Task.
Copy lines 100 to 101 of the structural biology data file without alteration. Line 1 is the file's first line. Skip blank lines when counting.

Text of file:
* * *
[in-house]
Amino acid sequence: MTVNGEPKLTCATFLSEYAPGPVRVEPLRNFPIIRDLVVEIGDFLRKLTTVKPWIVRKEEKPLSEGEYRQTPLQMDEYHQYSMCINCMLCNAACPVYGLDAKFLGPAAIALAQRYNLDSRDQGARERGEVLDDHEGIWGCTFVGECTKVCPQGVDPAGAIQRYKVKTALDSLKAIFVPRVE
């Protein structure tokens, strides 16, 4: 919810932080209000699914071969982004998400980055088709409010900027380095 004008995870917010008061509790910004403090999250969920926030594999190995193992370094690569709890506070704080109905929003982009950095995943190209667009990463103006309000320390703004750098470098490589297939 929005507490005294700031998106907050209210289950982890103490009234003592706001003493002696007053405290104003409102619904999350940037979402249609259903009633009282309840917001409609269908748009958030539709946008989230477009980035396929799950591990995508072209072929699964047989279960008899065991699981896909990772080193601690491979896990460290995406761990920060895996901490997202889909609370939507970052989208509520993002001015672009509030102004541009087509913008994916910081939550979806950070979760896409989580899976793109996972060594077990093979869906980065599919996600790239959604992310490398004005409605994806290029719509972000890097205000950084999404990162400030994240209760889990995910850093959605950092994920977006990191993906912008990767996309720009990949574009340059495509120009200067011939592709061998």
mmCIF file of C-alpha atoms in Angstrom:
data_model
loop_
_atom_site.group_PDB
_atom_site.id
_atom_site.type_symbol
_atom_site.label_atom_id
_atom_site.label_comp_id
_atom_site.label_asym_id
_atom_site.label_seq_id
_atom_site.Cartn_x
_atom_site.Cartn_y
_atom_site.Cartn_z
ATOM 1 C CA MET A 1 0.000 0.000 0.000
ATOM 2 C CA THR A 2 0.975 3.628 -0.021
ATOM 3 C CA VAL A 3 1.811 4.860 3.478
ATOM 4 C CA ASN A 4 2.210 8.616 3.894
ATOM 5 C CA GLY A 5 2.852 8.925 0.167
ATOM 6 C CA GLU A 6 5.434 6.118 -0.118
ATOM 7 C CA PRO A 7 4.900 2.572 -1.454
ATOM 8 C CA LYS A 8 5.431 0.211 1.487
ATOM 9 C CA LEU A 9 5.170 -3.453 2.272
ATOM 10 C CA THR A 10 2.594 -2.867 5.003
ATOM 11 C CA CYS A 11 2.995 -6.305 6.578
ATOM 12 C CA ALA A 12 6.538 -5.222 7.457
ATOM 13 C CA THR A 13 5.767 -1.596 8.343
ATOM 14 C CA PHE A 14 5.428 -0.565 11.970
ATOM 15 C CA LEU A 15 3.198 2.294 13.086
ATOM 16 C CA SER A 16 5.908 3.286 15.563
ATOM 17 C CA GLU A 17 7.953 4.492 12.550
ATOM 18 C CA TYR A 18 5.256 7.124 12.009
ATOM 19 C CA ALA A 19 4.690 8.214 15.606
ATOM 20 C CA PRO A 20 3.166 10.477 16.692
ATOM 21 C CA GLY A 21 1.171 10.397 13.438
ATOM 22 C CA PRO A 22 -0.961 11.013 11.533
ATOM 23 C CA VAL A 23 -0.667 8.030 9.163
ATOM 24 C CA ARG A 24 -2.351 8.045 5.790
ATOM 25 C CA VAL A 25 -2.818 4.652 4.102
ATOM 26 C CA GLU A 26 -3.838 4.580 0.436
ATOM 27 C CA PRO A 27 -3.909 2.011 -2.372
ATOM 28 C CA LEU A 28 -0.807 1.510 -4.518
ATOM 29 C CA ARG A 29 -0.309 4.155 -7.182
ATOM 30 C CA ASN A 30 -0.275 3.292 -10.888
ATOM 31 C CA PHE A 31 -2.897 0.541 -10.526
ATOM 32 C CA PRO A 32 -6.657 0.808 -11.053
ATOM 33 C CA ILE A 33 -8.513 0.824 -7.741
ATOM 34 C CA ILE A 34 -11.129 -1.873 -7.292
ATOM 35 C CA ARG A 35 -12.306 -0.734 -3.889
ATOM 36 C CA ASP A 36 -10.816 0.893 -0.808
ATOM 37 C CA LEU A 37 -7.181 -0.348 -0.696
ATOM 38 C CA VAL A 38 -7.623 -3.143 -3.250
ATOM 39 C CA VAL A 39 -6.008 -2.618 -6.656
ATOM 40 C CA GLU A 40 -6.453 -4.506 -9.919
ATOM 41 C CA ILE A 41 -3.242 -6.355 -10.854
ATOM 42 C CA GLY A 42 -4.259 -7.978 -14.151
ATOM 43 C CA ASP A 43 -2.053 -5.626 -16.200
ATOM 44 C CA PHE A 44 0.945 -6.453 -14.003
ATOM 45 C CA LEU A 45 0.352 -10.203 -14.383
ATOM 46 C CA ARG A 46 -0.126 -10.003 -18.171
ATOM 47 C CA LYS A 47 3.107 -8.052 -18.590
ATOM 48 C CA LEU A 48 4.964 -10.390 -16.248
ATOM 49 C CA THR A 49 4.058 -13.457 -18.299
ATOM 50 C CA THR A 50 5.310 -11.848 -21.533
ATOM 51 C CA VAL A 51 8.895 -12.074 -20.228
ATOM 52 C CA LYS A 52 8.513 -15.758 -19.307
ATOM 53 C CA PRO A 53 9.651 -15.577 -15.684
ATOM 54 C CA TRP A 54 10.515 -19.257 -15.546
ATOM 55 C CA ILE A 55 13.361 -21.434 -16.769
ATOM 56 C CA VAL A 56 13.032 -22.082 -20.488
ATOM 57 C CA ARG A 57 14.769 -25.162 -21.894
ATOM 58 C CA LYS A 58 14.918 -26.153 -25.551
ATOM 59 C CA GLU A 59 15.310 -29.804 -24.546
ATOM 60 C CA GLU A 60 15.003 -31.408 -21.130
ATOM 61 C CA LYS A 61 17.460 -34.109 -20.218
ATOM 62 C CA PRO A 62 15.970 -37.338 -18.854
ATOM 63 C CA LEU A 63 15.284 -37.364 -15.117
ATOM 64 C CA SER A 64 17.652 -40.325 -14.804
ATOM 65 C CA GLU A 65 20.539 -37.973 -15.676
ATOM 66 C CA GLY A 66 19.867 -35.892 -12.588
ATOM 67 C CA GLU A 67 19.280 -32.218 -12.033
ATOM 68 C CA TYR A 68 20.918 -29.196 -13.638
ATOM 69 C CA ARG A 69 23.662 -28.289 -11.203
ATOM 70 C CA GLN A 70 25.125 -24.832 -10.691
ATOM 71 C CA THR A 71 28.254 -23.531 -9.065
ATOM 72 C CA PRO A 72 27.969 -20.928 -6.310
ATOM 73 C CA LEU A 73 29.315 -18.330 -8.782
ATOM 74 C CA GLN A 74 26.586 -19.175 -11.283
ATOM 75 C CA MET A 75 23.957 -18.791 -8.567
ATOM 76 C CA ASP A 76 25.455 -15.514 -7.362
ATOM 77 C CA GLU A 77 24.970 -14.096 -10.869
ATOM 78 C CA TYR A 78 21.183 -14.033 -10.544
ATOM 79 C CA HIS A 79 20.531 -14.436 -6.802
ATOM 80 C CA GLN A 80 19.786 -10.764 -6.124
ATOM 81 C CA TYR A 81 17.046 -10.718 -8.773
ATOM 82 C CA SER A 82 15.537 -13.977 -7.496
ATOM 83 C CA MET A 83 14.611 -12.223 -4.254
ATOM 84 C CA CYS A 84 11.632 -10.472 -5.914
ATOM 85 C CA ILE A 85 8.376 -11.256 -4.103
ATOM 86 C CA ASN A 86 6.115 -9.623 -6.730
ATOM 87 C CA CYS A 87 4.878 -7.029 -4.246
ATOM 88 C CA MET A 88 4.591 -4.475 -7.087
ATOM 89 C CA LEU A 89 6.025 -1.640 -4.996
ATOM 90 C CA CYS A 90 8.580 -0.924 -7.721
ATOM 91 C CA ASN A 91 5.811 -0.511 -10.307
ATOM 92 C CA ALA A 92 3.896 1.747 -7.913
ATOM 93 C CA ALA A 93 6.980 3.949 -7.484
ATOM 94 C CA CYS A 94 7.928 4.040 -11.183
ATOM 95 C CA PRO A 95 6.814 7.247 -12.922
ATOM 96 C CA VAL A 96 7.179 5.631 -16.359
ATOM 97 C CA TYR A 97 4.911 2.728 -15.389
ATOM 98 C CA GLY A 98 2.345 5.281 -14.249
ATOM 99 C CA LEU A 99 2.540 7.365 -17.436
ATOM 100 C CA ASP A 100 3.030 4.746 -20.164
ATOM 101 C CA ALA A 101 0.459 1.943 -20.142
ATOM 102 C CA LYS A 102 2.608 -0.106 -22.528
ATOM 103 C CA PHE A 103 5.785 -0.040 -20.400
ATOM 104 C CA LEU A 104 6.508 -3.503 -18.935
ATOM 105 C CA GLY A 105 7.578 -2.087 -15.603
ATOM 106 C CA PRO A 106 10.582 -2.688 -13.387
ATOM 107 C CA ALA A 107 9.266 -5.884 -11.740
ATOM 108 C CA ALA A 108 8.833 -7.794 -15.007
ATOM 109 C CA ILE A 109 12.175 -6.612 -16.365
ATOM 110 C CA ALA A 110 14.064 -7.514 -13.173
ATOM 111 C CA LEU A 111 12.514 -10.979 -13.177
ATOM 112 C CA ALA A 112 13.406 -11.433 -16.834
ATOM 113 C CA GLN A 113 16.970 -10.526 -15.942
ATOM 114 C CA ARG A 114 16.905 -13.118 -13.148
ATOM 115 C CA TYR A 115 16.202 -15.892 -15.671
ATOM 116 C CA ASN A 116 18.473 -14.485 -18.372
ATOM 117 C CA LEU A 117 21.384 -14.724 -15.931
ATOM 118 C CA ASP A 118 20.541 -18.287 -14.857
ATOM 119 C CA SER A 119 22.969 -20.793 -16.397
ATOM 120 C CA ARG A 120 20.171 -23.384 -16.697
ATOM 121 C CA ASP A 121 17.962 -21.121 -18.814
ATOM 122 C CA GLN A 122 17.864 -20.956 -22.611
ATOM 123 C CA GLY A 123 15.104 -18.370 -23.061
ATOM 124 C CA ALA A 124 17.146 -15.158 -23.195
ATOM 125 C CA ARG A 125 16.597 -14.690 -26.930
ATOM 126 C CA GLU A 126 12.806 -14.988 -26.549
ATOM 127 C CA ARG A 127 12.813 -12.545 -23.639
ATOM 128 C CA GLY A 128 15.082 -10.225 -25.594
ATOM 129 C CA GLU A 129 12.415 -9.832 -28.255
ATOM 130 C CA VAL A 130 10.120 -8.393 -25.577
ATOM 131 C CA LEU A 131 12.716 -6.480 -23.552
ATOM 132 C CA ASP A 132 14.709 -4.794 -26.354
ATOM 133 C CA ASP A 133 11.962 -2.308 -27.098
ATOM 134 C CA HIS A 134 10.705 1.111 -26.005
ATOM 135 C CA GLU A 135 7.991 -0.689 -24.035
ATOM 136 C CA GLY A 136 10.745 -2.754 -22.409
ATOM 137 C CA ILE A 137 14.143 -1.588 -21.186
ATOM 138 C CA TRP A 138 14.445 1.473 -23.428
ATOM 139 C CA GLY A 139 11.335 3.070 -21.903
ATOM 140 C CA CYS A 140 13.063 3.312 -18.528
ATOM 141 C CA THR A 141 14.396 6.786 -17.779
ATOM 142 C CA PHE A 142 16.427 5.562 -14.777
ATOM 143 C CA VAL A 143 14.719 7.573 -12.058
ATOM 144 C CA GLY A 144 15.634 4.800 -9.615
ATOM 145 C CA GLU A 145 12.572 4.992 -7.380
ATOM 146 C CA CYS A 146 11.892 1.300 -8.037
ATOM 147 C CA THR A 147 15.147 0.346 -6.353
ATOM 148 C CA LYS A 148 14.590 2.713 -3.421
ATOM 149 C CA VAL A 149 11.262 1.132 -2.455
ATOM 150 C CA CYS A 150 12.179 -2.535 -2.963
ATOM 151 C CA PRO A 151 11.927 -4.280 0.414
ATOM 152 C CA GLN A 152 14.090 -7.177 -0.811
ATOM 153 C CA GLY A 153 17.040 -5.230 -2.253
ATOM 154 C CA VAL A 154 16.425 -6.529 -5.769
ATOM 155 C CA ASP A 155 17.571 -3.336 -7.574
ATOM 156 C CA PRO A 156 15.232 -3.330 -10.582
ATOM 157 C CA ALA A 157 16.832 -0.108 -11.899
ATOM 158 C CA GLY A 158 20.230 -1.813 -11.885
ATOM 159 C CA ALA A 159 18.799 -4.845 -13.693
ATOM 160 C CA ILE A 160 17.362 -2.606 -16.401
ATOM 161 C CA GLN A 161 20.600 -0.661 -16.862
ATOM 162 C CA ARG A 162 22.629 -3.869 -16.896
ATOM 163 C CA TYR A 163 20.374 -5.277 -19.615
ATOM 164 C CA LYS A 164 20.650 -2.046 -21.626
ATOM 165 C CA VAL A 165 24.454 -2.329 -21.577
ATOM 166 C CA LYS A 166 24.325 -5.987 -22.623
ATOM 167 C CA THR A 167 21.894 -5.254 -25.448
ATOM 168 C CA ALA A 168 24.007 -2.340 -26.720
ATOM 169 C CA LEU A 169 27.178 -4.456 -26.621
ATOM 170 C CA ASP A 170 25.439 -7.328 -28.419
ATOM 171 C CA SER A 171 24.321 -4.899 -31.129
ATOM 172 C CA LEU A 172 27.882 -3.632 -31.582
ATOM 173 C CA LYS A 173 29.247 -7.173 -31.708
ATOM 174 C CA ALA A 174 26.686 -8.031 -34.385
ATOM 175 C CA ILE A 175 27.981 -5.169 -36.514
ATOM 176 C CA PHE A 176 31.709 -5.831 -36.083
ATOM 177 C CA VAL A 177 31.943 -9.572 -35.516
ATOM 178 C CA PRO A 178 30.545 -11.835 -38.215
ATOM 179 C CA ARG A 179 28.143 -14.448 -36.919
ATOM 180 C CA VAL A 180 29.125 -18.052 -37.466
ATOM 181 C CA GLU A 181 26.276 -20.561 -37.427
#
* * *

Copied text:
ATOM 84 C CA CYS A 84 11.632 -10.472 -5.914
ATOM 85 C CA ILE A 85 8.376 -11.256 -4.103